Almost every interaction we have with a horse affects their confidence. No matter our horse training goals, this confidence - in themselves and in us - should be a top priority. Learning how to recognize and respond to a confidence threshold - a place where the horse might lose confidence if we proceed - is an important skill for trainers to have. How the trainer responds at these thresholds can affect the horse's confidence. Horses may lose confidence when being taught how
Teaching your horse to willingly put the bit in their own mouth is easily done using positive reinforcement and shaping. Positive reinforcement is something added to the horse's environment that makes a behaviour more likely to happen again in the future. In horse training, it is usually a small tidbit of tasty food, given immediately after a desired behaviour occurs. Shaping means to take a complex end goal behaviour, like having a horse put a bit in their own mouth, and br
What's a start button, and why should it be part of your horse training? A start button is a way for an animal to give consent to something that the trainer would like to do with the animal. It allows the animal to communicate to the trainer whether or not they are ‘ready’ for the event to happen. The benefits of start buttons are twofold. While it might seem counter-intuitive, teaching an animal that they have some perceived control over what is done with them is both empowe
Do horses love being ridden? We need to talk about the elephant in the room. It might be hard to discuss, but it needs to be talked about. Ready? Horses (likely) don't love being ridden. I say “likely”, because while scientists have yet to devise a way to accurately ask large number of horses how they feel about being ridden, there has been research done that looks at horse preferences as it relates to ridden work. For example, whether horses prefer to stay and work in an ar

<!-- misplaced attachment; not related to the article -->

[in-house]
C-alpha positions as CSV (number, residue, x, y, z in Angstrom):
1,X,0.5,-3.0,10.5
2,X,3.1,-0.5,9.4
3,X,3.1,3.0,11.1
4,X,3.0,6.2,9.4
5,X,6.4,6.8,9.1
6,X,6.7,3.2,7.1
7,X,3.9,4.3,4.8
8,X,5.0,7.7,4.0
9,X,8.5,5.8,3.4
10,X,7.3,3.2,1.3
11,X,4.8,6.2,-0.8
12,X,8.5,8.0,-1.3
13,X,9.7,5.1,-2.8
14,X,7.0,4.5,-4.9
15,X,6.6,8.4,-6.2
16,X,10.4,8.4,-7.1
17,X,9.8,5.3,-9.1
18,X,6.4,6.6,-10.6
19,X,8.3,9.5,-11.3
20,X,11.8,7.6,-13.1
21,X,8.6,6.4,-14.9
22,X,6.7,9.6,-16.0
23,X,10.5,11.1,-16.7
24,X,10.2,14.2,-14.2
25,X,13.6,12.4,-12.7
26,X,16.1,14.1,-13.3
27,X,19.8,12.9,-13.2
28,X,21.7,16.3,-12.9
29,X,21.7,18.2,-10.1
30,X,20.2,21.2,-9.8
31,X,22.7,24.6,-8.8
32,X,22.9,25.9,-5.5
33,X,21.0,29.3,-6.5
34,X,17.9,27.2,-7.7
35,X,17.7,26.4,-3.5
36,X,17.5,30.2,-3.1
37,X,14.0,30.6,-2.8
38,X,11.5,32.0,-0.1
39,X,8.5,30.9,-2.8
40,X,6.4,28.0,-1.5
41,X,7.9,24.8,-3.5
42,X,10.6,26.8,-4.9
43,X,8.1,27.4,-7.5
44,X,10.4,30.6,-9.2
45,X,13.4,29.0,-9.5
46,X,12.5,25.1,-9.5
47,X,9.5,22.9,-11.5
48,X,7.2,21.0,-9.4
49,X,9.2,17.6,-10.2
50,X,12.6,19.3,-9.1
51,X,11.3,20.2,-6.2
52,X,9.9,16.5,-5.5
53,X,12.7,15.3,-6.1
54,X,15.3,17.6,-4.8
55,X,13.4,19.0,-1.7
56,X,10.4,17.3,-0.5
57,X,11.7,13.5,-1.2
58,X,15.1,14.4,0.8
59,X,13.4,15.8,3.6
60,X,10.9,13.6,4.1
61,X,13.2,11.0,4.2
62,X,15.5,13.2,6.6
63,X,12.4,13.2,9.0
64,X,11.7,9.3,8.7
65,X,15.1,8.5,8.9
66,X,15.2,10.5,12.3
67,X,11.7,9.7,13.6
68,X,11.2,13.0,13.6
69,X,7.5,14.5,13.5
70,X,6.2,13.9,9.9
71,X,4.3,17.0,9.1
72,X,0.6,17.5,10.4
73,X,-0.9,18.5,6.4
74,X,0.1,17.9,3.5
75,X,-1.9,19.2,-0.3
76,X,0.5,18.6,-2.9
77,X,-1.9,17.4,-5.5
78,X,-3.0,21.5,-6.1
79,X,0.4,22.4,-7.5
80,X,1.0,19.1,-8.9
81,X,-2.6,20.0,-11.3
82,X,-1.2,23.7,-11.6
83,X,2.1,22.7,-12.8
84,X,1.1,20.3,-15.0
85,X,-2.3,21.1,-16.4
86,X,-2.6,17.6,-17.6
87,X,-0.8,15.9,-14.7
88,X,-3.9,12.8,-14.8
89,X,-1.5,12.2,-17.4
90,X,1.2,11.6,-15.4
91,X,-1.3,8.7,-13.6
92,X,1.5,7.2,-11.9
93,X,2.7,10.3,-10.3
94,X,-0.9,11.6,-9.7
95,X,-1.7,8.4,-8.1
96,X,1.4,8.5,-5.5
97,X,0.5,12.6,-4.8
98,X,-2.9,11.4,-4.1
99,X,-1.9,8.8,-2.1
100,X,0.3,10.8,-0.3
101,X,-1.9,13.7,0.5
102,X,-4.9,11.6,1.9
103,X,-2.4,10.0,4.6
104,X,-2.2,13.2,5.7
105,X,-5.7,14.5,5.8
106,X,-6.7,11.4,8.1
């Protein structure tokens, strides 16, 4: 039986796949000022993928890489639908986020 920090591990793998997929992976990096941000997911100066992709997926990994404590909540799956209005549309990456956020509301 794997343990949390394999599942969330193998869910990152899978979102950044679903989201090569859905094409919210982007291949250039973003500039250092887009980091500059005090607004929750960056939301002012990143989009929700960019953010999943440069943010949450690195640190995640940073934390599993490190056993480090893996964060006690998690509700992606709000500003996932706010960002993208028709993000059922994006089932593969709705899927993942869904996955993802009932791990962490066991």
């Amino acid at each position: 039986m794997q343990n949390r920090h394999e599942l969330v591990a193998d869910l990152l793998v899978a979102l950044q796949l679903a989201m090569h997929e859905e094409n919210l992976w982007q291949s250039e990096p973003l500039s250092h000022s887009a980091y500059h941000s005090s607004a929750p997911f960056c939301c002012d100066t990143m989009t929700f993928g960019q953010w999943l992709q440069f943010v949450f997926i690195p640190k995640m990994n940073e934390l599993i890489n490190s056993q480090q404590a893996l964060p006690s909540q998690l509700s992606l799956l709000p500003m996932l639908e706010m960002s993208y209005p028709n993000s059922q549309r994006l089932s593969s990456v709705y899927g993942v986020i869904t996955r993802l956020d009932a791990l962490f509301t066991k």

If you haven't read Part One of Expanding Your Horse's Comfort Zone, it's here. Welcome to part two, where we talk about: ‘Just right’ discomfort: What is 'discomfort'? And how to choose an appropriate level when stretching comfort zones Too much discomfort: What happens to your horse in Manure Hits the Fan Zone, and why it should be avoided during horse training Discomfort and uncomfortable, for the purposes of this post, don't have to be dirty words. They both just essentia
One small shift in how you think about horse training can change the way you train horses, forever. And you'll have a dead horse to thank for it. Horse training or behavior modification is all about affecting behavior. Behavior is anything the horse does that we can observe. Cocking a leg at rest. Performing a flying lead change. Stepping into a trailer, or pulling back when approaching a trailer. Lowering the head for bridling, or raising the head when a bridle approaches.
Spring is made for trail riding. It's not too hot yet. The mosquitoes are still sluggish. And if you're like me, after a long winter you are itching to leave the arena - just you and your favorite equine, off to see some country. But does your horse share that desire? To be successful and stay safe trail riding solo requires the horse be good at two things: accepting temporary social isolation, and having solid basic training. For the purposes of this article we are going to
Good horse training involves not only identifying training goals, but also where to begin.
After all, if you don't know where the horse is starting from, how can you make a plan to train them? You might want your horse to load in the trailer, or to consistently change leads when cued. Maybe you want to canter bareback and bridleless. Or you just want to halter break your filly. It's relatively easy to identify end goals when training horses, and it's important to do so - bu
“Don’t pet your horse when he’s afraid. You’ll just reinforce his fear!” A classic! This myth is also said about dogs and kids, and applying this myth to a fearful animal (or child) results in continual work for animal behavior professionals and psychologists alike. Fear is an involuntary emotion, not a behavior. While behaviors can be reinforced, and made more likely to happen again in the future, emotions cannot. As such, no matter how hard you try, soothing or stroking (se